It was nice, too. how nobody was rushed off stage when it came to the acceptance speeches. Sure, this added to the length of the show--nearly three-and-a-half hours--but it seemed worth it. You had to be happy for director Danny Boyle and all those Slumdog Millionaire people, who kept finding new ways to be gracious and humble in the midst of all their good fortune. "There are certain places you never imagine standing," said the writer for Slumdog. "The moon, the south pole, the Miss Universe pageant and here." Best actress winner Winslet did imagine herself there, telling viewers about accepting while holding a shampoo bottle in front of a bathroom mirror when she was eight. It was an image we all could smile at because, at some point, we have all done it.
The comedy that did intrude, for the most part, was as fresh as the evening's overall format. Ben Stiller (right, with Natalie Portman) killed as gum chewing, darkly unaware Joaquin Phoenix. The bit with Seth Rogan and James Franco sitting around goofing on the clips was pure Judd Apatow and thus very cool and au courant. Hilarious to see the two of them laughing their heads off at Doubt and Franco's pothead character from Pineapple Express get all verklempt at watching the clip from Milk.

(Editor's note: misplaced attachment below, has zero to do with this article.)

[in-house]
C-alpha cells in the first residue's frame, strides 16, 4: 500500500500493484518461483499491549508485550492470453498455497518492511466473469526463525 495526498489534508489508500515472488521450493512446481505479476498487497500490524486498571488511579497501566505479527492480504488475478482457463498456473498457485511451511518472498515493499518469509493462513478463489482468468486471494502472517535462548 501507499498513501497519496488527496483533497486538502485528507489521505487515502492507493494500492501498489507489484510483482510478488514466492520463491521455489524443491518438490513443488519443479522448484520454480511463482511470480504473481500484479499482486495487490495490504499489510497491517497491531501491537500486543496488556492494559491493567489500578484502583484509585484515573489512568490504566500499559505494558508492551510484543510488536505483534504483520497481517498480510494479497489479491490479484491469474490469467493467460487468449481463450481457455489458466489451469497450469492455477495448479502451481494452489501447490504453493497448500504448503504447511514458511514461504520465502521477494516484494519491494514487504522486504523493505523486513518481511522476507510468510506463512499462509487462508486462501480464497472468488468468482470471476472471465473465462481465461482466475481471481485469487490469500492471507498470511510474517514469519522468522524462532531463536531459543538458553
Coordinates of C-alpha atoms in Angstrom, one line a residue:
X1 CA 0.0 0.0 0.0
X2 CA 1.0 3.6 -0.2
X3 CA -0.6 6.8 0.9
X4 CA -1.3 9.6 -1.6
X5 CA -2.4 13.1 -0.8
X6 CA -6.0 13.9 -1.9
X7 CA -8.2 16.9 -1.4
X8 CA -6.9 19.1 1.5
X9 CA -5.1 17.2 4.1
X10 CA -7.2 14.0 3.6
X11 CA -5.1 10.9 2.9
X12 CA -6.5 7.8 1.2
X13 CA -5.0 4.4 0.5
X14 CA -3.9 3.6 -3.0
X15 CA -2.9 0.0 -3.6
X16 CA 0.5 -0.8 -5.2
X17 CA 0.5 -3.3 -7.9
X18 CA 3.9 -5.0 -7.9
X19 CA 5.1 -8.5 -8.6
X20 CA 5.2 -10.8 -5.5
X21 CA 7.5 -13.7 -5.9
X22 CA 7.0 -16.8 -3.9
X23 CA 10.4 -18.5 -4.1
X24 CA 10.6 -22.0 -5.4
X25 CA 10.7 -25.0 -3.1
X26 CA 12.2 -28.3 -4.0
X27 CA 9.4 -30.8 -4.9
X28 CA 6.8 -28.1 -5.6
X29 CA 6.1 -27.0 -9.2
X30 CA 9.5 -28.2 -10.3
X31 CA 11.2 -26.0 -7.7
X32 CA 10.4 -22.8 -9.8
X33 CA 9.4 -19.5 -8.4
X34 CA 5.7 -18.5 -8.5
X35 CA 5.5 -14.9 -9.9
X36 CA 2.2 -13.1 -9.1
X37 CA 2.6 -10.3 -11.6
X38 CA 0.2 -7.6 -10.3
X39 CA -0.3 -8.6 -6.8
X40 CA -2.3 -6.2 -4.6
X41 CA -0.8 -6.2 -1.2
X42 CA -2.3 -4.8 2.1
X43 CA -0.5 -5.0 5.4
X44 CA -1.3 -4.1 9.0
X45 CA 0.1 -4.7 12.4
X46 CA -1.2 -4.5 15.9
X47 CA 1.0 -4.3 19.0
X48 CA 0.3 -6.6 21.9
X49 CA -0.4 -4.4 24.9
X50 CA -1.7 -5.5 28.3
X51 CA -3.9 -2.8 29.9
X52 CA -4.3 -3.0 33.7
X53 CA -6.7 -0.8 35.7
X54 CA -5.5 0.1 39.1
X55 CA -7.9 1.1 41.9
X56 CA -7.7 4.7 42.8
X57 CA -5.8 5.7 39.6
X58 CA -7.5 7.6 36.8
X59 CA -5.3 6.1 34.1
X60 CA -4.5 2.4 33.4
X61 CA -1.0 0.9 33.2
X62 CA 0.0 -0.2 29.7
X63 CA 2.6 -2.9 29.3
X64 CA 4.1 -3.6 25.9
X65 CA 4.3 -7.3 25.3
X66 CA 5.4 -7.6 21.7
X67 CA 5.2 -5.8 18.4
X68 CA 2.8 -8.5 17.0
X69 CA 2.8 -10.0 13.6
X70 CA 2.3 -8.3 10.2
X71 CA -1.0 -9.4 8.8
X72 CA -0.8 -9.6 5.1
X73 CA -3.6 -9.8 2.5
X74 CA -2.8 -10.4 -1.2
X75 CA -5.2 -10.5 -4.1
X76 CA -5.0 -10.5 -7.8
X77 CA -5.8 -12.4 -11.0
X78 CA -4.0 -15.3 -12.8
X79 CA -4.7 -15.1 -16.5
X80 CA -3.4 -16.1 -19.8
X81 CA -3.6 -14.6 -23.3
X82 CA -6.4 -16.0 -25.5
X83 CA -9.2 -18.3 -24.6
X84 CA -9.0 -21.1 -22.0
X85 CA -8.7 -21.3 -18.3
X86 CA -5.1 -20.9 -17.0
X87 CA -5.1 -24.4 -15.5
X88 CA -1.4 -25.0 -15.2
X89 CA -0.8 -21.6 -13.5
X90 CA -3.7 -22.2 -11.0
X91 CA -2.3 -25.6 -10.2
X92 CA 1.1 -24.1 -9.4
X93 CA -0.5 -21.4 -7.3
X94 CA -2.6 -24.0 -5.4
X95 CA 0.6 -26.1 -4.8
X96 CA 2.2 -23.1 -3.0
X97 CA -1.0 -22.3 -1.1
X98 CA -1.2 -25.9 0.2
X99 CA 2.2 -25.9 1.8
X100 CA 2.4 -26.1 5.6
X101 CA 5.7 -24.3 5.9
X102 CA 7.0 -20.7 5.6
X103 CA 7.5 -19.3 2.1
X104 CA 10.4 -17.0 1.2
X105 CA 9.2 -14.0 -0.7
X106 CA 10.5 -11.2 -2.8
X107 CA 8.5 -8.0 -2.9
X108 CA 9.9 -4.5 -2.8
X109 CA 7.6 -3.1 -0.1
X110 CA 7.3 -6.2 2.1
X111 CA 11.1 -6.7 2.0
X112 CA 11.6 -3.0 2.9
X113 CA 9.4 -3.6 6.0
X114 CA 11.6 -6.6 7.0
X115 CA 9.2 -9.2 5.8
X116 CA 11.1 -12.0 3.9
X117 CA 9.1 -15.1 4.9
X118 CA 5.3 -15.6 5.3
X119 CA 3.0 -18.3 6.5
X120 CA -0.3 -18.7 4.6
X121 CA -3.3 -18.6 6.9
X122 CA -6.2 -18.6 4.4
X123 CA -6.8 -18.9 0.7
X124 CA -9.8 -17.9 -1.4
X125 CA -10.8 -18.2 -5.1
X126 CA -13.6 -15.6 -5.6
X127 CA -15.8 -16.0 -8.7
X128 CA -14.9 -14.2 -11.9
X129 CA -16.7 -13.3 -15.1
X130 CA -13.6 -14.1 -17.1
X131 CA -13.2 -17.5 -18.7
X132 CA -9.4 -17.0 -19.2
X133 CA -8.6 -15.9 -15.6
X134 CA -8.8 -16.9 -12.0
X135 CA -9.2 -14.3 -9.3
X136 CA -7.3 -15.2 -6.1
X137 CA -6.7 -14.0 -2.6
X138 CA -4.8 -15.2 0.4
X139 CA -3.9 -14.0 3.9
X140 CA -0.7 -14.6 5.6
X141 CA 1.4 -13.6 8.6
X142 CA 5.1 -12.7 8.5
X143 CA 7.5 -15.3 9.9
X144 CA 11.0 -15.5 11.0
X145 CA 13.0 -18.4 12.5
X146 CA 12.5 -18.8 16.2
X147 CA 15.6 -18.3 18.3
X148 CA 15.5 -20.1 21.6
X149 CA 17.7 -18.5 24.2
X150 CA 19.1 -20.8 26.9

Less funny was presenter Bill Maher, who came off as bitter about being snubbed in the doc category for his film Religulous. Two of the least funny guys on stage all night were--wait for it--Jerry Lewis and Eddie Murphy. Lewis's acceptance of the Jean Hersholt Humanitarian Award seemed a bit sad. Hard to see Jerry Lewis get old, I guess.
The "In Memoriam" sequence was handled with class, with Queen Latifah doing a beautiful rendition of "I'll Be Seeing You" over clips featuring the likes of Paul Newman, Charleton Heston and Richard Widmark. Will Smith was perfectly cast as the guy to present the sound and editing awards and cue the action clips. Those clips were so well edited, with the sequence flowing like they all were part of the same amazing action movie.
The evening wasn't perfect. Penn couldn't resist getting on his Liberal high horse during his acceptance speech, although he did acknowledge that he'd made it tough to embrace him over the years. We were cheated out of the spectacle of seeing Mickey Rourke thank his dead dog, or Jennifer Aniston and Angelina Jolie in some sort of Dynasty-like, hair-pulling, pool tossing fit on the red carpet.
Another pet peeve: CTV seemed a bit too fast on the trigger cutting away from the show at every opportunity to squeeze in 40 or 50 more L'Oreal "double extended beauty tube"ads. (I like how "lash dramatization" gets to substitute for "we've faked this beyond belief, mascara wearers.").
Still, this is nit picking. Sunday's ABC Oscarfest was a winner, as charming and delightful as that crazy French dude Philippe Petit, the Man On Wire who walked between the two World Trade Center towers and was on stage to help accept the prize for last night's documentary win. He need not have made that coin disappear--Hollywood already knows how to do that. But balancing Oscar on his chin--that was a cool trick, one the producers of last night's show pulled off with equally remarkable elan.